Community Paramedicine is about engaging paramedics in non-traditional roles to assist in delivering health care to urgent and non-urgent, but not life threatening situations. By expanding the role of paramedics, and working collaboratively with other health care professionals and community agencies, paramedics can manage patients who do not require immediate treatment and transportation to an emergency department.
Under a Community Paramedicine model, paramedics will continue to respond to medical emergencies and provide non-urgent medical care within the community and at patients’ homes.
Overall, 80% of Canadians we surveyed either strongly support (39%) or somewhat support (41%) the idea of community paramedicine as presented in the survey. Only 3% are opposed to it and the remaining 16% said they neither support nor oppose it.
Support for the idea is consistent across the country and is particularly popular among women – 46% of whom strongly support the idea of community paramedicine.
Finally, respondents were asked whether a number of health professionals should be invited to participate in negotiations around a new health accord between the federal and provincial governments. Overall, a large majority of Canadians believe that doctors (92%), nurses (91%), and paramedics (90%) should be around the table.
Health care remains a top concern for many Canadians, especially at it relates to capacity and access issues in emergency rooms, hospitals, and access to a family doctor. Given these concerns, Canadians recognize and value the role that paramedics can play in improving access and outcomes for Canadian patients.
Paramedics in Canada are well regarded, trusted, and seen as central to the health care system. There is almost no resistance to the concept of community paramedicine and large numbers of Canadians enthusiastic support it, especially women who value the peace of mind knowing that their loved ones will be cared for if a medical emergency or situation arises.
Given the reputation of the process and the role Canadians see paramedics playing, it should be no surprise that the public thinks they should be part of the national discussion about the future of healthcare and be invited to be part of the negotiations around a new national health accord.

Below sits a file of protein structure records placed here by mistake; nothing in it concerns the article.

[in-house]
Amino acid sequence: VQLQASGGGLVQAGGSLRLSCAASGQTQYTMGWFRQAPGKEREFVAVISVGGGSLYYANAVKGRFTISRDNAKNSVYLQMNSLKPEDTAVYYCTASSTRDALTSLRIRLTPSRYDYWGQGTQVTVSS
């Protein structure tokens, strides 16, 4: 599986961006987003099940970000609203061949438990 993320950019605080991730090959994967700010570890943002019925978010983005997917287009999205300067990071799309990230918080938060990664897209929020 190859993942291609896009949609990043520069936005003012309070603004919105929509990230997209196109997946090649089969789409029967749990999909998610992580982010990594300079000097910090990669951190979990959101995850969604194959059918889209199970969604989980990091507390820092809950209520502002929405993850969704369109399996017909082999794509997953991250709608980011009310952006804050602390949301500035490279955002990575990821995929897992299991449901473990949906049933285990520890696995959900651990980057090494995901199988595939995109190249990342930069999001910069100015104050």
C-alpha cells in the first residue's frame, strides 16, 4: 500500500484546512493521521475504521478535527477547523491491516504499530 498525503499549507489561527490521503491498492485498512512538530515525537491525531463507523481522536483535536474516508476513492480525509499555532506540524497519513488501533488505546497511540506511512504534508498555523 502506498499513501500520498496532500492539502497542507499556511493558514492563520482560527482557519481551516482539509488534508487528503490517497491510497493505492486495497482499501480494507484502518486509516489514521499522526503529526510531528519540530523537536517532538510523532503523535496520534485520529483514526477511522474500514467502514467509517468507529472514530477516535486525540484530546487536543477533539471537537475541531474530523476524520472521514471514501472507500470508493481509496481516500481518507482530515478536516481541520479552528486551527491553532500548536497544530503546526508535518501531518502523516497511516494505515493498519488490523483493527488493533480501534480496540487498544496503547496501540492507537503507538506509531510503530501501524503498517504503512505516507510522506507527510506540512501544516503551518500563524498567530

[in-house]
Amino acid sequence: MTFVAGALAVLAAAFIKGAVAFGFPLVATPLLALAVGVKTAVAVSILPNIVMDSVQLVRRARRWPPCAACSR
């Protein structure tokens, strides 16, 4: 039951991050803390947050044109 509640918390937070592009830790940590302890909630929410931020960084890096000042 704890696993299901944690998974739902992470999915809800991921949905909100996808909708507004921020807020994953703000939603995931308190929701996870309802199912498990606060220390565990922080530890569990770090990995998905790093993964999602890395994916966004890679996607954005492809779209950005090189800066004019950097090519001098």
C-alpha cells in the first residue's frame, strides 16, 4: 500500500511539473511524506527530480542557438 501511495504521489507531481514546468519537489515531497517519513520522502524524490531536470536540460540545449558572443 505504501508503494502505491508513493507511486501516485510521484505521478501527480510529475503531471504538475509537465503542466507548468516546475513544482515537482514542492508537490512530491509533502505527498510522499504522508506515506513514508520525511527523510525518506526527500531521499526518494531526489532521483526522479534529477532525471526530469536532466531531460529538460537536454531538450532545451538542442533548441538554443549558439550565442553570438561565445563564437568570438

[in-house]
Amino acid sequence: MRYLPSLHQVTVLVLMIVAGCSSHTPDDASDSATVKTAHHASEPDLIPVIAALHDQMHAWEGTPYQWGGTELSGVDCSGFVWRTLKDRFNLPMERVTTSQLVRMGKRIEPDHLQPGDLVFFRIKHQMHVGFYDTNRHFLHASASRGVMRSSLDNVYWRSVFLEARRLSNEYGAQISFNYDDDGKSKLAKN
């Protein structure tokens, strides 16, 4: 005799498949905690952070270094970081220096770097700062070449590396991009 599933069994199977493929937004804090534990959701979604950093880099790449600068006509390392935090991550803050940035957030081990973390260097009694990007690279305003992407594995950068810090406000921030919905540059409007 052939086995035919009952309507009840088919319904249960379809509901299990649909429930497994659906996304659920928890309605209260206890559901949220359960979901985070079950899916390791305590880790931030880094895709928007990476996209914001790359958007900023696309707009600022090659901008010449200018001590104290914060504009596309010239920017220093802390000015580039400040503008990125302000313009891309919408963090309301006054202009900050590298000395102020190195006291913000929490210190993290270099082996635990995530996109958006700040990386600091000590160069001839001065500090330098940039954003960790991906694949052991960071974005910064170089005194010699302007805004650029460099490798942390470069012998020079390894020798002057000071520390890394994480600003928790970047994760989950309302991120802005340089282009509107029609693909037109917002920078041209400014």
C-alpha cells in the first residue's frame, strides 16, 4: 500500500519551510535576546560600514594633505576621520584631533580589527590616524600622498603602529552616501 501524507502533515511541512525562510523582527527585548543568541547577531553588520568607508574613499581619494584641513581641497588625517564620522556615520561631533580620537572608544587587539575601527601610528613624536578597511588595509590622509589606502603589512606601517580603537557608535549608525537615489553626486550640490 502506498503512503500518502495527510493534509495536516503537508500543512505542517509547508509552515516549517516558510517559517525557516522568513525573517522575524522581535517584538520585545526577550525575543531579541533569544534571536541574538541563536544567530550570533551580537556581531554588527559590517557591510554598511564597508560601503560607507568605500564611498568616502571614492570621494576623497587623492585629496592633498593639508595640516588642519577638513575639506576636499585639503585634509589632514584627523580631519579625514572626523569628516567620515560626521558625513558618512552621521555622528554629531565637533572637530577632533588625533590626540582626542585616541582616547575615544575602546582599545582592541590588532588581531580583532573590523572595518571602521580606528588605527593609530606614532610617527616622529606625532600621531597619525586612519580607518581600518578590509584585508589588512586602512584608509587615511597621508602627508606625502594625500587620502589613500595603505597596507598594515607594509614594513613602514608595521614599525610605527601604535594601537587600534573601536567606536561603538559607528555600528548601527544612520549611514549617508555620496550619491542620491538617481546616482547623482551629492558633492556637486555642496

The survey, commissioned by the Paramedic Association of Canada, was conducted online with 2,181 Canadians aged 18 and over from September 9 to 12, 2016. A random sample of panelists was invited to complete the survey from a large representative panel of over 500,000 Canadians, recruited and managed by Research Now, one of the world’s leading provider of online research samples.
The Marketing Research and Intelligence Association policy limits statements about margins of sampling error for most online surveys. The margin of error for a comparable probability-based random sample of the same size is +/- 2.1%, 19 times out of 20. The data were weighted according to census data to ensure that the sample matched Canada’s population according to age, gender, educational attainment, and region. Totals may not add up to 100 due to rounding.
The Paramedic Association of Canada is a voluntary professional organization of paramedicine practitioners in Canada. Its missions is to provide quality care for the public through leadership in the advancement of the profession of paramedicine. For more information, contact Pierre Poirier at firstname.lastname@example.org, or visit their website at http://www.paramedic.ca/